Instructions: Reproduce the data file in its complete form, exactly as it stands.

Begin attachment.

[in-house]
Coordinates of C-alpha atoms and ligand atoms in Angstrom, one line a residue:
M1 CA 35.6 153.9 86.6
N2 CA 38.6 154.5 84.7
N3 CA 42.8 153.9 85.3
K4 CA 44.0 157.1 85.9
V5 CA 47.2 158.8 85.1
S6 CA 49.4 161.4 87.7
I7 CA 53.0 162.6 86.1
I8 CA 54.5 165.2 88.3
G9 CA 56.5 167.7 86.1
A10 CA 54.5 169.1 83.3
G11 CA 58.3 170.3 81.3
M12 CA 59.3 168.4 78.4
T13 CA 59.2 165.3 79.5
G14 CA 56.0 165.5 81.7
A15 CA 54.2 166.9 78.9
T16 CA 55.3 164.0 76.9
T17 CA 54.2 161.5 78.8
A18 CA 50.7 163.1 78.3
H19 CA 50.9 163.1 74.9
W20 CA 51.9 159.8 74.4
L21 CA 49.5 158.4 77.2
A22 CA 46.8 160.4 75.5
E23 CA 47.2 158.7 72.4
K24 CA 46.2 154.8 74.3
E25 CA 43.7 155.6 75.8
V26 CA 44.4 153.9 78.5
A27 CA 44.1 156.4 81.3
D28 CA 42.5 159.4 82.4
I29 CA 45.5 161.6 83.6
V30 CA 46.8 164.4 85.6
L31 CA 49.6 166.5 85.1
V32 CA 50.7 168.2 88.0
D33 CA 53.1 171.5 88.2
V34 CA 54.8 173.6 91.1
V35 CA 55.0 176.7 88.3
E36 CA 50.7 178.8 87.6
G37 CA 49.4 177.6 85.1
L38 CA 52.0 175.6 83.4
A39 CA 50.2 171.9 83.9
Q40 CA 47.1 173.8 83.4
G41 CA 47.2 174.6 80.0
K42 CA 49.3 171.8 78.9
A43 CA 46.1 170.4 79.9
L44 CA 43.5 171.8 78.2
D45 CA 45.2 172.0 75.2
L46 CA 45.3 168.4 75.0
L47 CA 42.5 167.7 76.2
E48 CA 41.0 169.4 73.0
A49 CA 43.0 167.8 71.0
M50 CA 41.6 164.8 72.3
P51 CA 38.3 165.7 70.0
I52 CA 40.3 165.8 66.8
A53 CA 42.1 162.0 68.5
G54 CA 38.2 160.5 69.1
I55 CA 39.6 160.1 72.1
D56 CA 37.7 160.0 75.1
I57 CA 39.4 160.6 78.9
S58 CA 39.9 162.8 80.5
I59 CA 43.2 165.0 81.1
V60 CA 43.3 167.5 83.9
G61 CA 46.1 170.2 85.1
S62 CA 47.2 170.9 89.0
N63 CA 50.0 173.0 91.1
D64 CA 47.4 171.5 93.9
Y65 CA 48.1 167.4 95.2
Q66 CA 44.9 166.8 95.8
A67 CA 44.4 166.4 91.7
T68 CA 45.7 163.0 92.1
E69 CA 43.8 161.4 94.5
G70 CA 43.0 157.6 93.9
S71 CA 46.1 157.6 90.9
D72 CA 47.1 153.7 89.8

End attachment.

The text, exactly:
[in-house]
Coordinates of C-alpha atoms and ligand atoms in Angstrom, one line a residue:
M1 CA 35.6 153.9 86.6
N2 CA 38.6 154.5 84.7
N3 CA 42.8 153.9 85.3
K4 CA 44.0 157.1 85.9
V5 CA 47.2 158.8 85.1
S6 CA 49.4 161.4 87.7
I7 CA 53.0 162.6 86.1
I8 CA 54.5 165.2 88.3
G9 CA 56.5 167.7 86.1
A10 CA 54.5 169.1 83.3
G11 CA 58.3 170.3 81.3
M12 CA 59.3 168.4 78.4
T13 CA 59.2 165.3 79.5
G14 CA 56.0 165.5 81.7
A15 CA 54.2 166.9 78.9
T16 CA 55.3 164.0 76.9
T17 CA 54.2 161.5 78.8
A18 CA 50.7 163.1 78.3
H19 CA 50.9 163.1 74.9
W20 CA 51.9 159.8 74.4
L21 CA 49.5 158.4 77.2
A22 CA 46.8 160.4 75.5
E23 CA 47.2 158.7 72.4
K24 CA 46.2 154.8 74.3
E25 CA 43.7 155.6 75.8
V26 CA 44.4 153.9 78.5
A27 CA 44.1 156.4 81.3
D28 CA 42.5 159.4 82.4
I29 CA 45.5 161.6 83.6
V30 CA 46.8 164.4 85.6
L31 CA 49.6 166.5 85.1
V32 CA 50.7 168.2 88.0
D33 CA 53.1 171.5 88.2
V34 CA 54.8 173.6 91.1
V35 CA 55.0 176.7 88.3
E36 CA 50.7 178.8 87.6
G37 CA 49.4 177.6 85.1
L38 CA 52.0 175.6 83.4
A39 CA 50.2 171.9 83.9
Q40 CA 47.1 173.8 83.4
G41 CA 47.2 174.6 80.0
K42 CA 49.3 171.8 78.9
A43 CA 46.1 170.4 79.9
L44 CA 43.5 171.8 78.2
D45 CA 45.2 172.0 75.2
L46 CA 45.3 168.4 75.0
L47 CA 42.5 167.7 76.2
E48 CA 41.0 169.4 73.0
A49 CA 43.0 167.8 71.0
M50 CA 41.6 164.8 72.3
P51 CA 38.3 165.7 70.0
I52 CA 40.3 165.8 66.8
A53 CA 42.1 162.0 68.5
G54 CA 38.2 160.5 69.1
I55 CA 39.6 160.1 72.1
D56 CA 37.7 160.0 75.1
I57 CA 39.4 160.6 78.9
S58 CA 39.9 162.8 80.5
I59 CA 43.2 165.0 81.1
V60 CA 43.3 167.5 83.9
G61 CA 46.1 170.2 85.1
S62 CA 47.2 170.9 89.0
N63 CA 50.0 173.0 91.1
D64 CA 47.4 171.5 93.9
Y65 CA 48.1 167.4 95.2
Q66 CA 44.9 166.8 95.8
A67 CA 44.4 166.4 91.7
T68 CA 45.7 163.0 92.1
E69 CA 43.8 161.4 94.5
G70 CA 43.0 157.6 93.9
S71 CA 46.1 157.6 90.9
D72 CA 47.1 153.7 89.8